Archeologists in southern Israel are busy putting together the pieces of history of people who are simply depicted in the Bible as bad guys.
The city of Gath, where the annual digging season began this week, is helping scholars paint a more nuanced portrait of the Philistines, who appear in the biblical story as the perennial enemies of the Israelites.
Close to three millennia ago, Gath was on the frontier between the Philistines, who occupied the Mediterranean coastal plain, and the Israelites, who controlled the inland hills. The city’s most famous resident, according to the Book of Samuel, was Goliath — the giant warrior improbably felled by the young shepherd David and his sling.
The Philistines “are the ultimate other, almost, in the biblical story,” said Aren Maeir of Bar-Ilan University, the archaeologist in charge of the excavation.
Archaeologists have found that the Philistine diet leaned heavily on grass pea lentils, an Aegean staple. Ancient bones discarded at the site show that they also ate pigs and dogs, unlike the neighboring Israelites, who deemed those animals unclean — restrictions that still exist in Jewish dietary law.
Diggers at Gath have also uncovered traces of a destruction of the city in the 9th century B.C., including a ditch and embankment built around the city by a besieging army — still visible as a dark line running across the surrounding hills.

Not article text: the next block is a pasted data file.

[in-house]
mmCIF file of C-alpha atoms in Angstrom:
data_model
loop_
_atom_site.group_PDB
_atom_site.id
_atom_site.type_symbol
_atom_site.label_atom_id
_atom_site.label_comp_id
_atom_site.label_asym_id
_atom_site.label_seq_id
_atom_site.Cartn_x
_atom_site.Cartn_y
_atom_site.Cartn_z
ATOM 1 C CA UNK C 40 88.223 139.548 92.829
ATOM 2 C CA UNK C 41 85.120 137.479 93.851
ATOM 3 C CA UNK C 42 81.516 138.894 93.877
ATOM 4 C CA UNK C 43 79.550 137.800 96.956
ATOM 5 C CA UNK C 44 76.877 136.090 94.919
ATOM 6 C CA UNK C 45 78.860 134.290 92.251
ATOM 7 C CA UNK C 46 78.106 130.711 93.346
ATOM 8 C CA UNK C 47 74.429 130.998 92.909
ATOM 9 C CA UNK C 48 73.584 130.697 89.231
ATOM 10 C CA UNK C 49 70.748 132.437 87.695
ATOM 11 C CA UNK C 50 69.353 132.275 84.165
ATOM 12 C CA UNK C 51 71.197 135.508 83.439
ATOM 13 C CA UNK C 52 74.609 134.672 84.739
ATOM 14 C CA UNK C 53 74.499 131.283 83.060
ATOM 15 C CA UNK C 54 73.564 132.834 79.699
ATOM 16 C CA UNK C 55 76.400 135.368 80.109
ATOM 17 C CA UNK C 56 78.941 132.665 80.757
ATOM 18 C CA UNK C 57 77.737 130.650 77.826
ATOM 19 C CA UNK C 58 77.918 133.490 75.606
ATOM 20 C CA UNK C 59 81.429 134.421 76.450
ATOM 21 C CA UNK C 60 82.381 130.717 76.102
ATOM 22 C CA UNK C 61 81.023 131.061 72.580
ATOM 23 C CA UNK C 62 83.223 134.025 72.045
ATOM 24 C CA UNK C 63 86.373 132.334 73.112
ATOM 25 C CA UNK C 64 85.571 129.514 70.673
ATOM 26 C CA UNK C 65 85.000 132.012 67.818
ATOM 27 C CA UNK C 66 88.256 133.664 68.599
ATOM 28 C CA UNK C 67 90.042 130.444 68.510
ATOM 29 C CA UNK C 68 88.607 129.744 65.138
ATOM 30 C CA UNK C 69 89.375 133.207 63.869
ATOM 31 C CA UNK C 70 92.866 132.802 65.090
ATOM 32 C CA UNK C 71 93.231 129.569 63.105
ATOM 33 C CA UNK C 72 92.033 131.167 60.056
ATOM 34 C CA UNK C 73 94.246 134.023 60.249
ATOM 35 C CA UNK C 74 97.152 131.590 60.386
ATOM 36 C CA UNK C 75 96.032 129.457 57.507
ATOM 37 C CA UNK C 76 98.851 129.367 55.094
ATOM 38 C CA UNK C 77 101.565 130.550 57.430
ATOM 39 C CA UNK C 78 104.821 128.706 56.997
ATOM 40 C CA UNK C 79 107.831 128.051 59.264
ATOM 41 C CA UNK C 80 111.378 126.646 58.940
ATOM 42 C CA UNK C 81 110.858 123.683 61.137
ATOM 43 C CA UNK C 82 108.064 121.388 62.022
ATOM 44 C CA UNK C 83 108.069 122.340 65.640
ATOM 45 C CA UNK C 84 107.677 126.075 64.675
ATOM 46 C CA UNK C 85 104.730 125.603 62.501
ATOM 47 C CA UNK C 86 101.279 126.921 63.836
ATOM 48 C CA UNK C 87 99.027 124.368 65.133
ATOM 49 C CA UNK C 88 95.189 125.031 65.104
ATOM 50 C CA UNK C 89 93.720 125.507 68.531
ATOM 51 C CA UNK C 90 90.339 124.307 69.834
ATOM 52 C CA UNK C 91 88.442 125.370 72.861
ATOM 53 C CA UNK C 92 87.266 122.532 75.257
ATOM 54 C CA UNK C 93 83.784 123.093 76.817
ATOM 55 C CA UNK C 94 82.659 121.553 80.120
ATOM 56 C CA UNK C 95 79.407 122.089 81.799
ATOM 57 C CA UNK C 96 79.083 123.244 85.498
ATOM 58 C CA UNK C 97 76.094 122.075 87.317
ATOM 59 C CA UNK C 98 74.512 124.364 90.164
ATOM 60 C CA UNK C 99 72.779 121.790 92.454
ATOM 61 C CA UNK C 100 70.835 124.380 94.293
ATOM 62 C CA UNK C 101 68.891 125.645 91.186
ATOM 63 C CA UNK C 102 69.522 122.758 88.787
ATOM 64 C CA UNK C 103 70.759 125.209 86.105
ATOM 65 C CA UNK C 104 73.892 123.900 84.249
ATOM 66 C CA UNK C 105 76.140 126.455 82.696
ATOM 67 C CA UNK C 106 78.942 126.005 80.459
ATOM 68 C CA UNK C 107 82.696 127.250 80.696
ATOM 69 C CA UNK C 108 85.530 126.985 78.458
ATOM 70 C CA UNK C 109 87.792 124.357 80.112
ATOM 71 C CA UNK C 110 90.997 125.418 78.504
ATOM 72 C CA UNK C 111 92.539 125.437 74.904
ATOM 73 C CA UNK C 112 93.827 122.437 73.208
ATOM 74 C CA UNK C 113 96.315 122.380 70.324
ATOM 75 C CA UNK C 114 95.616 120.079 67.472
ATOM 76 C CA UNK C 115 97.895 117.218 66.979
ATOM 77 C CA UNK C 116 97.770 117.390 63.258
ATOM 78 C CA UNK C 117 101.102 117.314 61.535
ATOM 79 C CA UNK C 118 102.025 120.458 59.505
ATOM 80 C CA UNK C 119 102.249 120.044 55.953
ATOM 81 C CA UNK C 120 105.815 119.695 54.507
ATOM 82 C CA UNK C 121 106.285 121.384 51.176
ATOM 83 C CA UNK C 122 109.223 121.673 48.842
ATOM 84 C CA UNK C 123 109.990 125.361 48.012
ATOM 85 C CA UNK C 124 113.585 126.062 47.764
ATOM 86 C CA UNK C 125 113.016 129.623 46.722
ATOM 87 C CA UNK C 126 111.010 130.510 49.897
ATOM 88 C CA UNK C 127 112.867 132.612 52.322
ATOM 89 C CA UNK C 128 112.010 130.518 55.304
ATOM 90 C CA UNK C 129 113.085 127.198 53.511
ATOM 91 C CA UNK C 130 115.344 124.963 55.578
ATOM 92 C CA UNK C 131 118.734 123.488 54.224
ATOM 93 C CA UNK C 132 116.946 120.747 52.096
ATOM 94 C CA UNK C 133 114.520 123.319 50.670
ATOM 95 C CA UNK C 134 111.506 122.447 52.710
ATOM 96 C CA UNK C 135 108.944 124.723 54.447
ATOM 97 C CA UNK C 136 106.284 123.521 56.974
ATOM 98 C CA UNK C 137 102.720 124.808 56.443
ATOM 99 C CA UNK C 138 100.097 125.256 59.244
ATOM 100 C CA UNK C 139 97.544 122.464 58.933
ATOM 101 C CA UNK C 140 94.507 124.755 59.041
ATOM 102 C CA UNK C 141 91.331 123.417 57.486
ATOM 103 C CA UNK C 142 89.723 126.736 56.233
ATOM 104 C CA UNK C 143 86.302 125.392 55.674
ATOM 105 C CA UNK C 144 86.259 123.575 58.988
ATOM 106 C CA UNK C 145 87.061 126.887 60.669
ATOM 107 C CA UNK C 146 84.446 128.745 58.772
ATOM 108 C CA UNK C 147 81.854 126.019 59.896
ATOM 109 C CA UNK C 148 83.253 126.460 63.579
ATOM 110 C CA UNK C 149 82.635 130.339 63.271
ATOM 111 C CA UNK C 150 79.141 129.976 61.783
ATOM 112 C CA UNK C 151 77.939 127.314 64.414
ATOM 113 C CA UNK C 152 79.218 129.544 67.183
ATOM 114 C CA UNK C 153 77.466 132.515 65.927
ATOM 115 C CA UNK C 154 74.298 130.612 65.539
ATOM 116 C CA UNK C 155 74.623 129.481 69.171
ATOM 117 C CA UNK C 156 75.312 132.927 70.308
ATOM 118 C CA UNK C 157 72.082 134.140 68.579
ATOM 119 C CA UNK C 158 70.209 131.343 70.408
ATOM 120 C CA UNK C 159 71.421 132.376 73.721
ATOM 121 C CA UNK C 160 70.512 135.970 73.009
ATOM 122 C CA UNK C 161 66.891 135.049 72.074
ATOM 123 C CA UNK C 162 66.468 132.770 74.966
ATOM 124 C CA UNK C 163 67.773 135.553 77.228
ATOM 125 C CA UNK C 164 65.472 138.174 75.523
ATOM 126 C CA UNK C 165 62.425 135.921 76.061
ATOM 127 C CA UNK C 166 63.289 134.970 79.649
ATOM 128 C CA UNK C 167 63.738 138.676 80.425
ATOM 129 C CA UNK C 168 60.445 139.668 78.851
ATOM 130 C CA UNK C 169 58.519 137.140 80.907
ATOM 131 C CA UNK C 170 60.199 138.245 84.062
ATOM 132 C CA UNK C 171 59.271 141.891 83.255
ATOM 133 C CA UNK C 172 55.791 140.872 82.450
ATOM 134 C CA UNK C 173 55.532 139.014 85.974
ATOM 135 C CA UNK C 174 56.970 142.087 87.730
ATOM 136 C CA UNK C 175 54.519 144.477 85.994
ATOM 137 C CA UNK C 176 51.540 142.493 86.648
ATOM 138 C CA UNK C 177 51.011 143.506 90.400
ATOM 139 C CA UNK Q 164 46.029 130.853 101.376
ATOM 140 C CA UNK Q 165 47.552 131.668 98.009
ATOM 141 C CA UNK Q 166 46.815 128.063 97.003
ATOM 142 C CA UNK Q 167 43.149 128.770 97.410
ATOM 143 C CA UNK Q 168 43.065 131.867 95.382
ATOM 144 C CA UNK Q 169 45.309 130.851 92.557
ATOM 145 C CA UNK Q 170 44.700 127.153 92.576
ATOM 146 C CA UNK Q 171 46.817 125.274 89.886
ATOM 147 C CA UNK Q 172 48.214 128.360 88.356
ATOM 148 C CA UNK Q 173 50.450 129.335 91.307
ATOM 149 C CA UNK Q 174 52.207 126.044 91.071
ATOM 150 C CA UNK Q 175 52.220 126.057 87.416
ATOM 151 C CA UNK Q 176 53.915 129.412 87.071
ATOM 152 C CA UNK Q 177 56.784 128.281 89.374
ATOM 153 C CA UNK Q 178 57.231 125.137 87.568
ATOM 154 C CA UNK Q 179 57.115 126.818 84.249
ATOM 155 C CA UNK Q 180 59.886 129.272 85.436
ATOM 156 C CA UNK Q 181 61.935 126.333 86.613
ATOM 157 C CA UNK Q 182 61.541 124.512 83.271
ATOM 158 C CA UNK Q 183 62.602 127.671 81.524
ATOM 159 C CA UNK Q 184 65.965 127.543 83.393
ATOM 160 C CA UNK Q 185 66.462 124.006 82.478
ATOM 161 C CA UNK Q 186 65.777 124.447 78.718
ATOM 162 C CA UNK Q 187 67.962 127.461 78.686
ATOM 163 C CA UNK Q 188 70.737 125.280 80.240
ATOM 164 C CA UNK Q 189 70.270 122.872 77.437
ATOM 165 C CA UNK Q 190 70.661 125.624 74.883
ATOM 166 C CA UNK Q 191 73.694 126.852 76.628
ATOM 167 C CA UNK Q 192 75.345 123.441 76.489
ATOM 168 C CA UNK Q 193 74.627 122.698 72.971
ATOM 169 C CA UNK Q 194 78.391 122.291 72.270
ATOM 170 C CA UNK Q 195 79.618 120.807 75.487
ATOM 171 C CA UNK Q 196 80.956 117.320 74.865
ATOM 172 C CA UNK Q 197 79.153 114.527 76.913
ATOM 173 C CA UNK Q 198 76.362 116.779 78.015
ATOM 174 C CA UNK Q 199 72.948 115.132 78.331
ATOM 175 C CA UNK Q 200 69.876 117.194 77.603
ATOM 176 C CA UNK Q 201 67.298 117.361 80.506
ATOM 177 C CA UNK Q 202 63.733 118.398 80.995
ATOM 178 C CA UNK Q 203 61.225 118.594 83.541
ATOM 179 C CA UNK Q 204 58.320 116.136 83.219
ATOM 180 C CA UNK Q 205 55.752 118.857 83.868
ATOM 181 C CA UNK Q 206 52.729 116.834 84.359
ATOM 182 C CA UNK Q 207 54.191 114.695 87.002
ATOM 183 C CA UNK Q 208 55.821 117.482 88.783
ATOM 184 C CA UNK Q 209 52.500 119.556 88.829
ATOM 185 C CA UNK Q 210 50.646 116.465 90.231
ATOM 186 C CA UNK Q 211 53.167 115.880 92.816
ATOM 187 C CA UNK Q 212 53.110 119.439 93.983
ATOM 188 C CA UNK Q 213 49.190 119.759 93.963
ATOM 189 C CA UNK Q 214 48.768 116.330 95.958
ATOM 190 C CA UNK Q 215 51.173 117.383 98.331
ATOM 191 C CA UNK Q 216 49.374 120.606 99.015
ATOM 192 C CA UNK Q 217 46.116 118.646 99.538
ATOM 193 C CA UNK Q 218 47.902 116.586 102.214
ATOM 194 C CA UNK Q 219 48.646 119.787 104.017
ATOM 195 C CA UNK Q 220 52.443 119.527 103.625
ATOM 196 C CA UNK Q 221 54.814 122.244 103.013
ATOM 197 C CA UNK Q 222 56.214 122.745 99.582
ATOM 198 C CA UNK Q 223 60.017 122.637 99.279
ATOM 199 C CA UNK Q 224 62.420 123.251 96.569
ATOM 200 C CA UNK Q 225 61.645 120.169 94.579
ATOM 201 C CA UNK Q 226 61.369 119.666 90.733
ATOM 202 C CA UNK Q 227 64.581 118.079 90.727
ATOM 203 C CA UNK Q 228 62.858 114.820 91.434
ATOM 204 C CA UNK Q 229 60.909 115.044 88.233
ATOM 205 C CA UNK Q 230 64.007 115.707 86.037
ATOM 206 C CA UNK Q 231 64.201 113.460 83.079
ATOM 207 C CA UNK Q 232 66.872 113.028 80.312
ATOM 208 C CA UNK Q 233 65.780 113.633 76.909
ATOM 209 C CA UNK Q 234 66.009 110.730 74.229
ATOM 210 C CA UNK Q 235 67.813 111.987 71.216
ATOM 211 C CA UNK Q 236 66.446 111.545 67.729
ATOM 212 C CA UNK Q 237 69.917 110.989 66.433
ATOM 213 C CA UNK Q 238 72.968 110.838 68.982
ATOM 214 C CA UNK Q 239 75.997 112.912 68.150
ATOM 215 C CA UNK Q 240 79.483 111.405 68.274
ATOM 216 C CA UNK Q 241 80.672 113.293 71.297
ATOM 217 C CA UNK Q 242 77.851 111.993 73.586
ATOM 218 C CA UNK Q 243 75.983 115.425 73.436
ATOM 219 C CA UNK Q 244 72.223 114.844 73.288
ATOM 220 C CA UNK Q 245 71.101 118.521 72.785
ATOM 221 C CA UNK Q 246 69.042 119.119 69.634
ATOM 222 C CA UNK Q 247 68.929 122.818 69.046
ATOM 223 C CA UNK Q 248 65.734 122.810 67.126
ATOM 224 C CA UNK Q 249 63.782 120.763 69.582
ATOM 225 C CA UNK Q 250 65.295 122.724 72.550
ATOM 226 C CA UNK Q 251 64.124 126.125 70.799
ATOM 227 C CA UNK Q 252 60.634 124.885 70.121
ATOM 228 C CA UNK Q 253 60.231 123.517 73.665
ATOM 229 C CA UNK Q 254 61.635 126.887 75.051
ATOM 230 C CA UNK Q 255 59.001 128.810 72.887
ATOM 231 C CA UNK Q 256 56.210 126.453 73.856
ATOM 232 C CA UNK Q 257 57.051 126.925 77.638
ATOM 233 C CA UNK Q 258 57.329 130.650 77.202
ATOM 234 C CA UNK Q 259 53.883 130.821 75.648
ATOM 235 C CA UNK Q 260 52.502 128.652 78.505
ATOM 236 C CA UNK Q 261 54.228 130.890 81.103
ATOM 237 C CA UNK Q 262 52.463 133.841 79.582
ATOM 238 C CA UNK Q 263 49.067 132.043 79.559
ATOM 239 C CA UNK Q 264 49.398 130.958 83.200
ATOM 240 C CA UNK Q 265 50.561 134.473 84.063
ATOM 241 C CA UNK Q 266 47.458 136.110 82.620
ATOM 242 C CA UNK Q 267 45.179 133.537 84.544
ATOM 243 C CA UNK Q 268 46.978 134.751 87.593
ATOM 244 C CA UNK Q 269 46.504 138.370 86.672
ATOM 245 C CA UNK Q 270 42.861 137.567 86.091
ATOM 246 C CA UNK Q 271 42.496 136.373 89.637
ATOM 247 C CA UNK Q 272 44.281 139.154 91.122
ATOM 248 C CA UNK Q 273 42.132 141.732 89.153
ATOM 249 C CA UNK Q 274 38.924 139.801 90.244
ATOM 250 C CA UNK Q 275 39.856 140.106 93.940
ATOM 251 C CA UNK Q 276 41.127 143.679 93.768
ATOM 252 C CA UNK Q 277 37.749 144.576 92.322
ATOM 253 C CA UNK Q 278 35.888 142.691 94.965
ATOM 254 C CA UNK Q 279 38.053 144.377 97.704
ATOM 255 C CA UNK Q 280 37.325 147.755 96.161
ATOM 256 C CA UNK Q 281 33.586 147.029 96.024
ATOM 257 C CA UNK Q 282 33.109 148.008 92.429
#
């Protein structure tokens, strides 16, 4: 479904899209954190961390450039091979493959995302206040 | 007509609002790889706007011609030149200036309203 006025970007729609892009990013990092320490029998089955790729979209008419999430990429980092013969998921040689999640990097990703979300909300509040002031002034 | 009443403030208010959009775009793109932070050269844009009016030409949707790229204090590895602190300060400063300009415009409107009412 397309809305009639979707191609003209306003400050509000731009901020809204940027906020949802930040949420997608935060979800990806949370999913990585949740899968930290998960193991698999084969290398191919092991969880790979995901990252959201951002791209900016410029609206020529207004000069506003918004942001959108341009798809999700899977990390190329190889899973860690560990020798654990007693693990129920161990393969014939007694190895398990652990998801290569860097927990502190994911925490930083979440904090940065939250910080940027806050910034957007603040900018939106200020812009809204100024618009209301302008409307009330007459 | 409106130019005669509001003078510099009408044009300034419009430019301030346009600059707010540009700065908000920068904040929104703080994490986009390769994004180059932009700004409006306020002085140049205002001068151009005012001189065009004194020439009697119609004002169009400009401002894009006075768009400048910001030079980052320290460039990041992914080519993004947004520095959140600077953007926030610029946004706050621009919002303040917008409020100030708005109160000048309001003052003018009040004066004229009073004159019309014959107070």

The razing of Gath at that time appears to have been the work of the Aramean king Hazael in 830 B.C., an incident mentioned in the Book of Kings.
Gath’s importance is that the “wonderful assemblage of material culture” uncovered there sheds light on how the Philistines lived in the 10th and 9th centuries B.C., said Seymour Gitin, director of the W.F. Albright Institute of Archaeological Research in Jerusalem and an expert on the Philistines.
That would include the era of the kingdom ruled from Jerusalem by David and Solomon, if such a kingdom existed as described in the Bible. Other Philistine sites have provided archaeologists with information about earlier and later times but not much from that key period.
“Gath fills a very important gap in our understanding of Philistine history,” Gitin said.
The findings at the site support the idea that the Goliath story faithfully reflects something of the geopolitical reality of the period, Maeir said — the often violent interaction of the powerful Philistines of Gath with the kings of Jerusalem in the frontier zone between them.
“It doesn’t mean that we’re one day going to find a skull with a hole in its head from the stone that David slung at him, but it nevertheless tells that this reflects a cultural milieu that was actually there at the time,” Maeir said.
Source : Yahoo News.